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The screenshot above shows the value in TextData column of the Get Data From Aggregation event in the profiler trace…identifying the aggregation we just created.

Considerations/Tips/Recommendations

  1. Be sure not to double count the Query Subcube and Query Subcube Verbose events when trying to back in to the breakdown of SE-duration vs FE-duration for a particular query.  These are duplicate events…the verbose version is only there to make it easier for us to interpret.
  2. When tracing the execution of a single query (or handful of queries) it’s best to use a development/test environment.  If that’s not available, then at least wait until after hours to reduce impact on the system.  And when even that’s not possible…run a quick trace and use the username column in the profiler trace to filter out everything but your session.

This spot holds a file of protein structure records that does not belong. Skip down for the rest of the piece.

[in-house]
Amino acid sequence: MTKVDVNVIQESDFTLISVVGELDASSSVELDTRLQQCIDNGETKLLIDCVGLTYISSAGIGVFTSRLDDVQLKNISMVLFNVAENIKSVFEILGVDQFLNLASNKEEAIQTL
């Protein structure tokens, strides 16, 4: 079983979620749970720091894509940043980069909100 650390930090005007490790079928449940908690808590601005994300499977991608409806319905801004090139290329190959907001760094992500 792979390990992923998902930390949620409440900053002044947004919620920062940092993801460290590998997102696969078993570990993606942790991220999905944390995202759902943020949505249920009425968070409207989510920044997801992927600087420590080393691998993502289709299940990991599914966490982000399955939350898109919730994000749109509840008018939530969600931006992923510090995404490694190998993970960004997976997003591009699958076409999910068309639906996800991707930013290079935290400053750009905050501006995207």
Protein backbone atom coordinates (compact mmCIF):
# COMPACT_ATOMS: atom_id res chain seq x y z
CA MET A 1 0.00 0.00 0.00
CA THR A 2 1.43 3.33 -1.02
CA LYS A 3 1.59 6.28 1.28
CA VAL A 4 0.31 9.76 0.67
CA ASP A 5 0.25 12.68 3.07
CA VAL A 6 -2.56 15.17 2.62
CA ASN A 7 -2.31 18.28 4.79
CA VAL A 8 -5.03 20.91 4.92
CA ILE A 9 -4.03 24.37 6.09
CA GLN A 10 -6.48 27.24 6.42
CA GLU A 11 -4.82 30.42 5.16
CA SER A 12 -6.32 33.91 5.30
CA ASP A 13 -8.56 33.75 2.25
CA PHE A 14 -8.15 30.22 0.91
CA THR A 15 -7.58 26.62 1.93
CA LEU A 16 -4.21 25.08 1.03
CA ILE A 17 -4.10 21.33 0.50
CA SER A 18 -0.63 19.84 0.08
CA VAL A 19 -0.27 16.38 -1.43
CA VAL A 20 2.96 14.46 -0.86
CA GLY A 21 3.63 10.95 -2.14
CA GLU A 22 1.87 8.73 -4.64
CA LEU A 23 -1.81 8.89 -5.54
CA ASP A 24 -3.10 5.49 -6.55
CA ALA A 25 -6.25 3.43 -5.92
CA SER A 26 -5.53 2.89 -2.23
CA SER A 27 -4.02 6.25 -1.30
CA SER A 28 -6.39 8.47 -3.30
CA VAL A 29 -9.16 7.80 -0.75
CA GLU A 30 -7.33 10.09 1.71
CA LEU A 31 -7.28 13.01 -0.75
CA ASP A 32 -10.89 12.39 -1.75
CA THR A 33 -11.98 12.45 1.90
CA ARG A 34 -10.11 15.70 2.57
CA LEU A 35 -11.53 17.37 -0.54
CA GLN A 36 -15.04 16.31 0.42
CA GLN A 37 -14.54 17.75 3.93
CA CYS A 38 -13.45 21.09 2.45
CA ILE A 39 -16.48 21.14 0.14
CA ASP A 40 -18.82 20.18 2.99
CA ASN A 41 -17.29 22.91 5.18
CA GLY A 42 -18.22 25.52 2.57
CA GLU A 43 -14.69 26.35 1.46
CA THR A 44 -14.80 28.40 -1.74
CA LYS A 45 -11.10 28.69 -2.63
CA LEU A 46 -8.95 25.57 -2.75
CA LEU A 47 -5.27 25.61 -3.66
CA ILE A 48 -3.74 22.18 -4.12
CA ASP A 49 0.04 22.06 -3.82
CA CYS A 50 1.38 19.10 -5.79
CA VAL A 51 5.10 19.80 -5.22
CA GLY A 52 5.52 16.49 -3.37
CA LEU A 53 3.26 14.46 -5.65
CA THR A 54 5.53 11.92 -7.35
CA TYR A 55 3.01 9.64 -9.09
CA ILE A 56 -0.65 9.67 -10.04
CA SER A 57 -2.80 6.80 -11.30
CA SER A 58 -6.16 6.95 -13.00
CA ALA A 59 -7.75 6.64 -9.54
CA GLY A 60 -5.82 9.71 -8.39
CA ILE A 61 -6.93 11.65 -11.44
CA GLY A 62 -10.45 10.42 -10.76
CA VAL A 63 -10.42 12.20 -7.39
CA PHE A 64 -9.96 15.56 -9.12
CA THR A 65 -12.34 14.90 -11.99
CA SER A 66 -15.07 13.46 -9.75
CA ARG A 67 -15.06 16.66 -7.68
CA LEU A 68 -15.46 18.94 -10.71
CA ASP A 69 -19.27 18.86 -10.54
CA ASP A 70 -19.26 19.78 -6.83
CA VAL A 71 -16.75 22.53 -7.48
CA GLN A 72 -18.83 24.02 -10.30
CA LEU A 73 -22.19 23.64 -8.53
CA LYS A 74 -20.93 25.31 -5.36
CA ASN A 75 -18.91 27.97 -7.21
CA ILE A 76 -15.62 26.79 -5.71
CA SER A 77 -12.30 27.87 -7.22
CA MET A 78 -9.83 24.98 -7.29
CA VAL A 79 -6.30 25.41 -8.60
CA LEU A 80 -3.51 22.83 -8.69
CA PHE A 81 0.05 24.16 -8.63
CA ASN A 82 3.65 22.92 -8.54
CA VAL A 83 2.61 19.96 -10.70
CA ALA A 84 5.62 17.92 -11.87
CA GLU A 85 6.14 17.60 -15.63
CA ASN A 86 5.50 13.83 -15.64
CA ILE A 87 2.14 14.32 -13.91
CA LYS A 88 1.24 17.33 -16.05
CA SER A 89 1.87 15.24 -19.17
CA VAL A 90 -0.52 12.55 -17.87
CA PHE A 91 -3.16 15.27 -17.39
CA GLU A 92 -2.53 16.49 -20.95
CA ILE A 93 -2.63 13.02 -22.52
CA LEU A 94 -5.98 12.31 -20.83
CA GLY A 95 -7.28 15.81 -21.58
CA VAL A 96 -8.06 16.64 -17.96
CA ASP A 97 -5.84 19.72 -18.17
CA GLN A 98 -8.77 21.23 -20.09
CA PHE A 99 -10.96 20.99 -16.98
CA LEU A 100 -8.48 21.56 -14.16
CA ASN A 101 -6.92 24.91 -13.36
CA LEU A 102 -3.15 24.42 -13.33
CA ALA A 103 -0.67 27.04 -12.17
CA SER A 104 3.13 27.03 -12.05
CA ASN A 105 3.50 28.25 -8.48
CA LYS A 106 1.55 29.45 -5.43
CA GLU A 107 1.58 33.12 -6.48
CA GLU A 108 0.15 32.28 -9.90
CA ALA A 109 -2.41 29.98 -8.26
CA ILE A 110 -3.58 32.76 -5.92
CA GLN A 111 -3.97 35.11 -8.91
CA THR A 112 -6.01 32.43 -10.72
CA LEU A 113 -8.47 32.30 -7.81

3. Depending on the frequency of your ADLC iterations, this step can be run as a 1-off to improve performance of a new report or ad-hoc analysis.
  4. Remember that not all queries are ideal for cubes.  There’s a fine line between ad-hoc analysis and data extraction.  Cubes are not intended for analysts to extract millions and millions of rows.  So if you receive a “slow” query from a user and you notice that the query is attempting to return granular data from the fact table, consider an alternative method…such as an SSRS report against the DW/DataMart.

 

This post closes out the Aggregation Design Life Cycle…but you don’t want to miss the next post where we cover some final thoughts on aggregations for performance improvements and the overall life-cycle…so stay tuned.